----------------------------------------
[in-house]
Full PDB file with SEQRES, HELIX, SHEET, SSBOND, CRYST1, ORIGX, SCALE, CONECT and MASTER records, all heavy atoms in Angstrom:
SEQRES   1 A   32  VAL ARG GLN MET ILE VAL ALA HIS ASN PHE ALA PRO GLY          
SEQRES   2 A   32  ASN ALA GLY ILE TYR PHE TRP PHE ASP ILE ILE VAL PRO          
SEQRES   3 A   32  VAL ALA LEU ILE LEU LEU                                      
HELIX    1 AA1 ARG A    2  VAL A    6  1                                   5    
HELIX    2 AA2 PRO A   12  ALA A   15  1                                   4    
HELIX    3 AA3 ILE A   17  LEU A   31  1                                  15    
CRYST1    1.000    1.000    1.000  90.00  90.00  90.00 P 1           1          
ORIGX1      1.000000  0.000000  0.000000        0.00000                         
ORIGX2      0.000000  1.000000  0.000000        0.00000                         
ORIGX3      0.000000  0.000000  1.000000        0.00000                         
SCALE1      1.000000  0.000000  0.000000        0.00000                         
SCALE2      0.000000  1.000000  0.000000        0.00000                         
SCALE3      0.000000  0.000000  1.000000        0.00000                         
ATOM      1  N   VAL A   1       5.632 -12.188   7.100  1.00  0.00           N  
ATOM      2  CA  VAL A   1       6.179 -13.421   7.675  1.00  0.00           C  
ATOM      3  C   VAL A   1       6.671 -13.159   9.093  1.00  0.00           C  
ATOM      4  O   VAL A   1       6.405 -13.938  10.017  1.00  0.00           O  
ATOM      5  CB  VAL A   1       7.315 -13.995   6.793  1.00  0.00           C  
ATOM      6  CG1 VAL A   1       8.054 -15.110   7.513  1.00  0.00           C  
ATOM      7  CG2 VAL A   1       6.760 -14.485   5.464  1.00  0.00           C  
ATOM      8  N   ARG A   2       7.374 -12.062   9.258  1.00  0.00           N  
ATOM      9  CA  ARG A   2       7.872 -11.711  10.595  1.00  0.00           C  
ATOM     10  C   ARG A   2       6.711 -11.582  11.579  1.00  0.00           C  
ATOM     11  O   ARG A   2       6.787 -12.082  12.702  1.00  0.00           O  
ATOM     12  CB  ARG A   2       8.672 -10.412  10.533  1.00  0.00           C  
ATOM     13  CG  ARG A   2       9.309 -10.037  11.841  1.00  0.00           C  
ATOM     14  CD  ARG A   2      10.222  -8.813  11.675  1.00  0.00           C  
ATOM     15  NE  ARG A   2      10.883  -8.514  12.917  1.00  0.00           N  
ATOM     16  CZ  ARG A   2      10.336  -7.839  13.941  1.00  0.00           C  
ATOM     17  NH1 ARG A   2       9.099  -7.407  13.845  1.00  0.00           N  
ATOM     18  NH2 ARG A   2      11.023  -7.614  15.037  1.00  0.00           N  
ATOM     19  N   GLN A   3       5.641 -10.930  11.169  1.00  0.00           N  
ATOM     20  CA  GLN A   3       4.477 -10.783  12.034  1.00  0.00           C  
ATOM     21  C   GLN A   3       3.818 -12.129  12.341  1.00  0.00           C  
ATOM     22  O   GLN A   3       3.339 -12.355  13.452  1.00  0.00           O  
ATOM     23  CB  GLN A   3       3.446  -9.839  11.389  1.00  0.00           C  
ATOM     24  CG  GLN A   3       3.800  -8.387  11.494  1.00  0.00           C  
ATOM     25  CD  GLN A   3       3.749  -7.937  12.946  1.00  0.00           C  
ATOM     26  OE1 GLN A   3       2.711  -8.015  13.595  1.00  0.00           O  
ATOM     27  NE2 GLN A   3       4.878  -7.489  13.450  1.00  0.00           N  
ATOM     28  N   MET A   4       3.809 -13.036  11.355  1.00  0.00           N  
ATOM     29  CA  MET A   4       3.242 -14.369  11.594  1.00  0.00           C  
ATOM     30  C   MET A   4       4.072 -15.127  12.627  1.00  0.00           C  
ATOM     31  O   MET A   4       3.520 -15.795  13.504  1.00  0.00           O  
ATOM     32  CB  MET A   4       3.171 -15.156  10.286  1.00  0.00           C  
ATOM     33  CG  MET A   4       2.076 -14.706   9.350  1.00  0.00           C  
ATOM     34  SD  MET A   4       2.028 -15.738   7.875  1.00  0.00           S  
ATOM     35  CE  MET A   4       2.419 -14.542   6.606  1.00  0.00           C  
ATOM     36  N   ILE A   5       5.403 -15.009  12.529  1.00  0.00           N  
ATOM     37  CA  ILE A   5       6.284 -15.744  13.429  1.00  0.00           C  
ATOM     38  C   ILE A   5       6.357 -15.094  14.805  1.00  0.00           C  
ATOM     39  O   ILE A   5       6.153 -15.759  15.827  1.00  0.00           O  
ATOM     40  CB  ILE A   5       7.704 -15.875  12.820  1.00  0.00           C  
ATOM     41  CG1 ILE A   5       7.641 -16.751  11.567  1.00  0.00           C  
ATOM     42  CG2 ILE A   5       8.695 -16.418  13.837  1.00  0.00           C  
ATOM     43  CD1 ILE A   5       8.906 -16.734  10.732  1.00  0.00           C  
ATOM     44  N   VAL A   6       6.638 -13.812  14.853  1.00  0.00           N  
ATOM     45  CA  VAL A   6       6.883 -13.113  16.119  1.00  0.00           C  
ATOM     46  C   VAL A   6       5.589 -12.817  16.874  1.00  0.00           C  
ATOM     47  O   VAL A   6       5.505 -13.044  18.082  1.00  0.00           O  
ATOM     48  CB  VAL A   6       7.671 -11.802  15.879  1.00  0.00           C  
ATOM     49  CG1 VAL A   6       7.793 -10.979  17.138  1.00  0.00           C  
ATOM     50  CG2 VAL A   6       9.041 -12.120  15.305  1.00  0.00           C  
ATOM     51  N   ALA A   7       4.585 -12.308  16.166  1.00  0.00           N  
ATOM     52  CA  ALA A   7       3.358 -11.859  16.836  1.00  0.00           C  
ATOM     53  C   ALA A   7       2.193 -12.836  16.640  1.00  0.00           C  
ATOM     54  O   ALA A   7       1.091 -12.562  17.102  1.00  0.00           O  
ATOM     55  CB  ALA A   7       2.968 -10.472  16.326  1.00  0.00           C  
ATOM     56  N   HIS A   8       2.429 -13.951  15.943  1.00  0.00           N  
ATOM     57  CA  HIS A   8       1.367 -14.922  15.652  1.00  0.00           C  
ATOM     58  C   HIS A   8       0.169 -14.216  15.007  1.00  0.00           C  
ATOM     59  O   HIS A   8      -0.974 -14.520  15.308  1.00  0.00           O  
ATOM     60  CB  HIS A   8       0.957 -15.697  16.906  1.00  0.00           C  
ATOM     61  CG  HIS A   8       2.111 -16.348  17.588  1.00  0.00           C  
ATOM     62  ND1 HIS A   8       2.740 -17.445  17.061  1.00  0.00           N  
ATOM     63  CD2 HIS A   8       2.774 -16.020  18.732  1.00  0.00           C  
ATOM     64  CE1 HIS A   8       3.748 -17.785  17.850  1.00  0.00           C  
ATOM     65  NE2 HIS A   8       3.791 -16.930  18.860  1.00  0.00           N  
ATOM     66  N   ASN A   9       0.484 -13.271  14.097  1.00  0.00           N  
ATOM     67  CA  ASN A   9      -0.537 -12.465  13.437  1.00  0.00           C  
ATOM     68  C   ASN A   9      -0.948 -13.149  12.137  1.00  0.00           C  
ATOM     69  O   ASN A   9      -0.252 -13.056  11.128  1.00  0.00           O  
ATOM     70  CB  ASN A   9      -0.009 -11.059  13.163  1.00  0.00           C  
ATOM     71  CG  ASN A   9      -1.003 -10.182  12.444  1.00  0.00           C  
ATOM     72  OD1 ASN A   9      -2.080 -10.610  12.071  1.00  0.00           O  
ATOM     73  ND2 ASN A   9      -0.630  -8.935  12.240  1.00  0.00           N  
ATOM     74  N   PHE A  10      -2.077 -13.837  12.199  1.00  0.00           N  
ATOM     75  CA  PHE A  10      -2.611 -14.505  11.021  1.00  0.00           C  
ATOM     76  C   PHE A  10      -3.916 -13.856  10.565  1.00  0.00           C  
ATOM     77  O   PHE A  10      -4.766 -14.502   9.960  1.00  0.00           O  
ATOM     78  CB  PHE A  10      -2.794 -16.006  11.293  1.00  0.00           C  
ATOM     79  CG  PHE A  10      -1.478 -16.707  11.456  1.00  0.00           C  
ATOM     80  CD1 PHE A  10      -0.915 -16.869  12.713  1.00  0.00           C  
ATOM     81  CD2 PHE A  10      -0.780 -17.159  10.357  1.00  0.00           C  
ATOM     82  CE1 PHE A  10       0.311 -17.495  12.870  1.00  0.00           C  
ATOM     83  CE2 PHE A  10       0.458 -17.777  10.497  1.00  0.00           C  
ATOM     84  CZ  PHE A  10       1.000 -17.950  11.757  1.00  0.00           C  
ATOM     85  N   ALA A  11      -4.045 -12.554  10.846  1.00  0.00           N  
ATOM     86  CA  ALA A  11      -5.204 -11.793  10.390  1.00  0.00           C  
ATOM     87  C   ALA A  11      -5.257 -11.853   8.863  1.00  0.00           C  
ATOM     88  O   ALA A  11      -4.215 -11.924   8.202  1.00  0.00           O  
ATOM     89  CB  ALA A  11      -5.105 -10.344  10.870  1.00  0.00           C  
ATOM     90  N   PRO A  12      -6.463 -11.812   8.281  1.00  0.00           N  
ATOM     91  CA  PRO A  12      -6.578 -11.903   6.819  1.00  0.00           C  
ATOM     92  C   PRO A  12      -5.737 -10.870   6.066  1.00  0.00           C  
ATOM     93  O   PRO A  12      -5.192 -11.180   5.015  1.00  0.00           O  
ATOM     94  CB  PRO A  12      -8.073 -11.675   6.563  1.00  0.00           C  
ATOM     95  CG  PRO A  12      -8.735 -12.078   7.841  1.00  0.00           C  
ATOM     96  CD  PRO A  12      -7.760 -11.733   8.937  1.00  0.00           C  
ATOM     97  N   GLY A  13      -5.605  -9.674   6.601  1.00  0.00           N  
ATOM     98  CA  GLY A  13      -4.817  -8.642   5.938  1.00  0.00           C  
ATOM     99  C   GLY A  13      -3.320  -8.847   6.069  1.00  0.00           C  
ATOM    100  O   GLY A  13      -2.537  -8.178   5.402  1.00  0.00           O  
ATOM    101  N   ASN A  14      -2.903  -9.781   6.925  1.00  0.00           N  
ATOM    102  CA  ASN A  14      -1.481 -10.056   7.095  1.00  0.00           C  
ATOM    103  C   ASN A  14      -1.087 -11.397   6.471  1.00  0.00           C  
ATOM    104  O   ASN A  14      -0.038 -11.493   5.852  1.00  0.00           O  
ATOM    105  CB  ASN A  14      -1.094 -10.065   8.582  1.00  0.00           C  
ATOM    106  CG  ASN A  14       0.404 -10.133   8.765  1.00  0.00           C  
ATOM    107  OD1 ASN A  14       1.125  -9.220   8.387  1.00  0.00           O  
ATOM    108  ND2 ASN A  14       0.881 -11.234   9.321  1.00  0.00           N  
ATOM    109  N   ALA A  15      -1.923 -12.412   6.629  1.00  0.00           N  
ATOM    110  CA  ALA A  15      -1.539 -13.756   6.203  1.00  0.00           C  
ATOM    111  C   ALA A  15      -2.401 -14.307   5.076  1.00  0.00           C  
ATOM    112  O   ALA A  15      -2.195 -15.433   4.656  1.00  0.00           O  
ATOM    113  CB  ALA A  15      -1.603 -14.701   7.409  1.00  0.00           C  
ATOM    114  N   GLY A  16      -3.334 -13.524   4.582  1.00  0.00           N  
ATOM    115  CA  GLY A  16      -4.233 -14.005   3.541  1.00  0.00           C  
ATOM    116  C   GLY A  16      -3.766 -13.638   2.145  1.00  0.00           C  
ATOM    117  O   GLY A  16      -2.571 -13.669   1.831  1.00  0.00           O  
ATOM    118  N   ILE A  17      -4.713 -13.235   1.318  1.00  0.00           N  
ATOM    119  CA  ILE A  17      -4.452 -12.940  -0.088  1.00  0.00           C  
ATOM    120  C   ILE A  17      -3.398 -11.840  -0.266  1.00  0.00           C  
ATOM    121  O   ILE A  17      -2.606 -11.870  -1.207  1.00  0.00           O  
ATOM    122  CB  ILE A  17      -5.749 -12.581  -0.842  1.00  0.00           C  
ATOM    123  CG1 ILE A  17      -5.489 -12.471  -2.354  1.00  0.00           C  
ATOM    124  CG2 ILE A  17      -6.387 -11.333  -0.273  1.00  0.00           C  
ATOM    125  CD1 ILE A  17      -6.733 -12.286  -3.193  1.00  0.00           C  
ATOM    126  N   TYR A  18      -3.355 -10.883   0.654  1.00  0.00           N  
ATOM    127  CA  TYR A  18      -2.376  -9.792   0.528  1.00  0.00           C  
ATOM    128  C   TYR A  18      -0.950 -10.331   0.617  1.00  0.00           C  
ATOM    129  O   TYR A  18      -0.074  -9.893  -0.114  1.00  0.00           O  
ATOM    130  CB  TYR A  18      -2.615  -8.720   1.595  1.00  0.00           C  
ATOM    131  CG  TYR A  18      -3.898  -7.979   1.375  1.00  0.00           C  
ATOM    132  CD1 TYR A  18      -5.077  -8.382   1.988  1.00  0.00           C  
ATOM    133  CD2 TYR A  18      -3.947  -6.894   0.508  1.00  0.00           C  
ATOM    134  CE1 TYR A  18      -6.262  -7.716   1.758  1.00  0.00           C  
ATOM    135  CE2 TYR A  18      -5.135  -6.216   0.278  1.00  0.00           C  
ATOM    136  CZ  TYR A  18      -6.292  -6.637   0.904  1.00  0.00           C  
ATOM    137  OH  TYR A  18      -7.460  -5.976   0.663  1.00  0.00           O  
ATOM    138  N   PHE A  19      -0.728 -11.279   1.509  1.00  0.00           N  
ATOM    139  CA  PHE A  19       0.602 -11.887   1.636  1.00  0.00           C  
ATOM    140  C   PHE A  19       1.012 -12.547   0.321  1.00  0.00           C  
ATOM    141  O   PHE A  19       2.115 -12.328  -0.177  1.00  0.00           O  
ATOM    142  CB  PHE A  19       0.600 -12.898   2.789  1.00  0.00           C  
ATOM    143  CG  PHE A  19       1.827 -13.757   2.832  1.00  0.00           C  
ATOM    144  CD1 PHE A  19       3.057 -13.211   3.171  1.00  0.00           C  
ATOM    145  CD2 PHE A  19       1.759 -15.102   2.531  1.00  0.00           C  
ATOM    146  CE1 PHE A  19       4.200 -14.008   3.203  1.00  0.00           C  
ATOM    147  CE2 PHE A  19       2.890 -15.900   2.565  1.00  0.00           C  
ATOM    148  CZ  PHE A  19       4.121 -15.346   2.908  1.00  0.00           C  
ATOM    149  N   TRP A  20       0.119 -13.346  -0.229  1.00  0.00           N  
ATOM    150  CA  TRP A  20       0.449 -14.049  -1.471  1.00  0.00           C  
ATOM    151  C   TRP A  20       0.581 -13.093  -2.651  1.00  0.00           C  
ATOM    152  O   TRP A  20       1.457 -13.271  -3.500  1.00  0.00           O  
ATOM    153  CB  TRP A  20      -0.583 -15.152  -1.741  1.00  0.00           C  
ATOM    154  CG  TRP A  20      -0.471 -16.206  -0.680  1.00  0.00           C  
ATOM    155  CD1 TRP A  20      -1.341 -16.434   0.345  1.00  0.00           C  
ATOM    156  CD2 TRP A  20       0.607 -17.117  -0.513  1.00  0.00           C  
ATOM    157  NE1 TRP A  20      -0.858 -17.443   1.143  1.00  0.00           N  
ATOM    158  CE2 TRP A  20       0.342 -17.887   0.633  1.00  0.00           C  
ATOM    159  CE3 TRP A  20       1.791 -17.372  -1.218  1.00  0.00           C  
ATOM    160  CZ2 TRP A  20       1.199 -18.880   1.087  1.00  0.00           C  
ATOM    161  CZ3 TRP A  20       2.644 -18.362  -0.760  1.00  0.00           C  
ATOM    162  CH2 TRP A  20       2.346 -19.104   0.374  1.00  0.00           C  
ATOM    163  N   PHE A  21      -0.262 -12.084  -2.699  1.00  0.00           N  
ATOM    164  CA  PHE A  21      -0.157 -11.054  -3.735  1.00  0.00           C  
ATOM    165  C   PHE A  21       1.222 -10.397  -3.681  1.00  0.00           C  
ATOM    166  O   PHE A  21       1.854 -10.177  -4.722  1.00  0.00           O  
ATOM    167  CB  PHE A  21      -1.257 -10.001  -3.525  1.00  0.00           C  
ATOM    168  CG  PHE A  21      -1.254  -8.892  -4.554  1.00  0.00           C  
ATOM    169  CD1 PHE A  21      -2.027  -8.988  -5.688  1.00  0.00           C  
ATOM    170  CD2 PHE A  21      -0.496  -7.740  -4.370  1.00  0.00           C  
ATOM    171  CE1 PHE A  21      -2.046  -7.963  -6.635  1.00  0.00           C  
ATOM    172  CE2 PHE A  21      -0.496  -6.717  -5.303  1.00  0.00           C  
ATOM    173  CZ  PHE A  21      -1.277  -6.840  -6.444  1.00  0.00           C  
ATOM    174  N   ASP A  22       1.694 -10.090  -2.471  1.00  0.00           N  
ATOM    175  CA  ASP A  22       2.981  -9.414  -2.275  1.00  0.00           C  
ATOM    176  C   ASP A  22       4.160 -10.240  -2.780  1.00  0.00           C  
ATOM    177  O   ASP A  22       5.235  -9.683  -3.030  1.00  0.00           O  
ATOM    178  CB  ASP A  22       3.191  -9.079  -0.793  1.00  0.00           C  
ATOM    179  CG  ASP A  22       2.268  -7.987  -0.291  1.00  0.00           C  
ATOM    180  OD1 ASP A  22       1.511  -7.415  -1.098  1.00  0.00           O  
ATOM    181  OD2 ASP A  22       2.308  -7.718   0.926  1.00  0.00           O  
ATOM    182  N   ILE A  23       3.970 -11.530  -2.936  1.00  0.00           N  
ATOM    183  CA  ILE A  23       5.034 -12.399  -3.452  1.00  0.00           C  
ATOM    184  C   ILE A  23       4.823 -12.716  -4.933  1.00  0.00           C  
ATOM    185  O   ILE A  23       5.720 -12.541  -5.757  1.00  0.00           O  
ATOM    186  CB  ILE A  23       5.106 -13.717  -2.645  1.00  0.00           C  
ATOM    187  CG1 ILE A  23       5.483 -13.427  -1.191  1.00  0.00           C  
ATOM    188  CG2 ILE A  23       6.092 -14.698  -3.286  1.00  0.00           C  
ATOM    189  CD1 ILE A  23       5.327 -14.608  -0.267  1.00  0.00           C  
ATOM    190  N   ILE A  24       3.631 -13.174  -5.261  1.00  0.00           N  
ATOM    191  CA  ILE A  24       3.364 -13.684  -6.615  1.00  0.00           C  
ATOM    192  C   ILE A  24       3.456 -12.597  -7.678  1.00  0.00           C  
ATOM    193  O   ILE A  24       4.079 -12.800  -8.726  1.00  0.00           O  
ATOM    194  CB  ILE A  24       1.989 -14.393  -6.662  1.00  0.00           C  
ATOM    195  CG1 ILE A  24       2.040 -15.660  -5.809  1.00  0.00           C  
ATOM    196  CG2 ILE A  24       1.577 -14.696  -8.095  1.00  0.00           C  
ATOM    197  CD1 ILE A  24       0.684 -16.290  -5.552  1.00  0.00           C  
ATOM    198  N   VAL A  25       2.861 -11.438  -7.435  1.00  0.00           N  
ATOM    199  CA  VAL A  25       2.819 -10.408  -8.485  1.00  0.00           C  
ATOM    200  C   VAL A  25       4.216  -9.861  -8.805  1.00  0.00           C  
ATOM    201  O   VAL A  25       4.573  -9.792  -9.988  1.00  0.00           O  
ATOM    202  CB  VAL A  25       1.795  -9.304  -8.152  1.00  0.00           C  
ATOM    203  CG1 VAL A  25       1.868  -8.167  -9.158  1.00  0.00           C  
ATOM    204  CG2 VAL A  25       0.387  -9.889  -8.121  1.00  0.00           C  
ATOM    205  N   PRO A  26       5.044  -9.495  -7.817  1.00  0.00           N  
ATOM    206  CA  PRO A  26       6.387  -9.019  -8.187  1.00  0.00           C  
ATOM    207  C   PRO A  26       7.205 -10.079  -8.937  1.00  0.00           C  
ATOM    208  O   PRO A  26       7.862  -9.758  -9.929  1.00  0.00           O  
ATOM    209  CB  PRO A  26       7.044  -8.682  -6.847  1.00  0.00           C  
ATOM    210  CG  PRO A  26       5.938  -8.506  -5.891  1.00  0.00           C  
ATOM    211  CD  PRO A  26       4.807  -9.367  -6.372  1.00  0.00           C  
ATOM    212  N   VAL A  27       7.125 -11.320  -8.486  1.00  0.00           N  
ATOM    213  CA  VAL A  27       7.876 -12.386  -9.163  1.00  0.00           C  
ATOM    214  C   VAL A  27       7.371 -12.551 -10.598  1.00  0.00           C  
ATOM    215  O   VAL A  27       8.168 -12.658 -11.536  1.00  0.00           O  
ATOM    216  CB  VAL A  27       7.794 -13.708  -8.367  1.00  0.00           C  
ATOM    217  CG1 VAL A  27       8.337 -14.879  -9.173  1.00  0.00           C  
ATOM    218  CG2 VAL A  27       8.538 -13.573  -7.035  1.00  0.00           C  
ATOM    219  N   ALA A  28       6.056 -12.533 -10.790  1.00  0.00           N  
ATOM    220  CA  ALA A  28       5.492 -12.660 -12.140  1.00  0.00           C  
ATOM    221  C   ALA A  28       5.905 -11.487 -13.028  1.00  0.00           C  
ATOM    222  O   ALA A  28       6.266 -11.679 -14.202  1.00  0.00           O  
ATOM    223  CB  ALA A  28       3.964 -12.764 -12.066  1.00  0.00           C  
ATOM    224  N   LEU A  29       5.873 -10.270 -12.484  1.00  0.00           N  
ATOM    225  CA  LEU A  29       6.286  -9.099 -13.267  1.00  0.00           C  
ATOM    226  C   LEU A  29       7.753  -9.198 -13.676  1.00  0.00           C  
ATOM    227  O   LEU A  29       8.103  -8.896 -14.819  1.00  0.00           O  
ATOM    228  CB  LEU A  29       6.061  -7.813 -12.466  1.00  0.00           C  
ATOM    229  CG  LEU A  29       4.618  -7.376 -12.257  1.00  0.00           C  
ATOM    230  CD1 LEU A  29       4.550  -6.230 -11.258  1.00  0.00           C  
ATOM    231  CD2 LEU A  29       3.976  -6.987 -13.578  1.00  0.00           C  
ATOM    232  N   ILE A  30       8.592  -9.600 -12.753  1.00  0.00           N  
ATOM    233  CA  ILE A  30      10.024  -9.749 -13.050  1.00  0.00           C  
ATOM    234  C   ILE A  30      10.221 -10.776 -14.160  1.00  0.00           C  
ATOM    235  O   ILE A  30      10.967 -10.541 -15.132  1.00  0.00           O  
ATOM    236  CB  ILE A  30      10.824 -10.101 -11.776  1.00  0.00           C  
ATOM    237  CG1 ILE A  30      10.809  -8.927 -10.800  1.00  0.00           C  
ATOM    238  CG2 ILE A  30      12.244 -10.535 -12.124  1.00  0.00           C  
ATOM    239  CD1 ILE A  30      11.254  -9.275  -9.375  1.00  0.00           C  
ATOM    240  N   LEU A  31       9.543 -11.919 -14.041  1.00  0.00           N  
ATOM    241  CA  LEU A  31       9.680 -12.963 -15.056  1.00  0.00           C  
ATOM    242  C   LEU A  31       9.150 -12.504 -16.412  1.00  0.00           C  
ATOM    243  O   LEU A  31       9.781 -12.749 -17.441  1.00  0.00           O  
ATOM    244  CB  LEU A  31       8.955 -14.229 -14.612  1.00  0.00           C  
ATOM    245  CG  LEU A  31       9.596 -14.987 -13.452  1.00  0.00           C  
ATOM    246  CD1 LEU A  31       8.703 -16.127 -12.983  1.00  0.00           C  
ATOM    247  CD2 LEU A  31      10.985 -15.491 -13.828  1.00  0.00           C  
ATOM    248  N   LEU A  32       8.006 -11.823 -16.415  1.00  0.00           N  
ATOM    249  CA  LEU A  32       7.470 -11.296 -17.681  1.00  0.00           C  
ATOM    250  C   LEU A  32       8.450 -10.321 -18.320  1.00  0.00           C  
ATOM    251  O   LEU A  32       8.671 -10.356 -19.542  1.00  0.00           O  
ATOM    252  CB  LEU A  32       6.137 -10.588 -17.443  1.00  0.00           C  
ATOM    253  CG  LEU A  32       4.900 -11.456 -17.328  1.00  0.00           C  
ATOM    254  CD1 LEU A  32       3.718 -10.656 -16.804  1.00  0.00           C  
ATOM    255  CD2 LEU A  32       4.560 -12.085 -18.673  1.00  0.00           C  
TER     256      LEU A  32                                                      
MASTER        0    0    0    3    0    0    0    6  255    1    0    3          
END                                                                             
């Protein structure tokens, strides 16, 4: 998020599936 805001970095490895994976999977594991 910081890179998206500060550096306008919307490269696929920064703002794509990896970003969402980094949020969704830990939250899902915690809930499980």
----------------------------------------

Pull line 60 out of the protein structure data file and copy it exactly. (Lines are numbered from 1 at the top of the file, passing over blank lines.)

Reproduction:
ATOM     45  CA  VAL A   6       6.883 -13.113  16.119  1.00  0.00           C  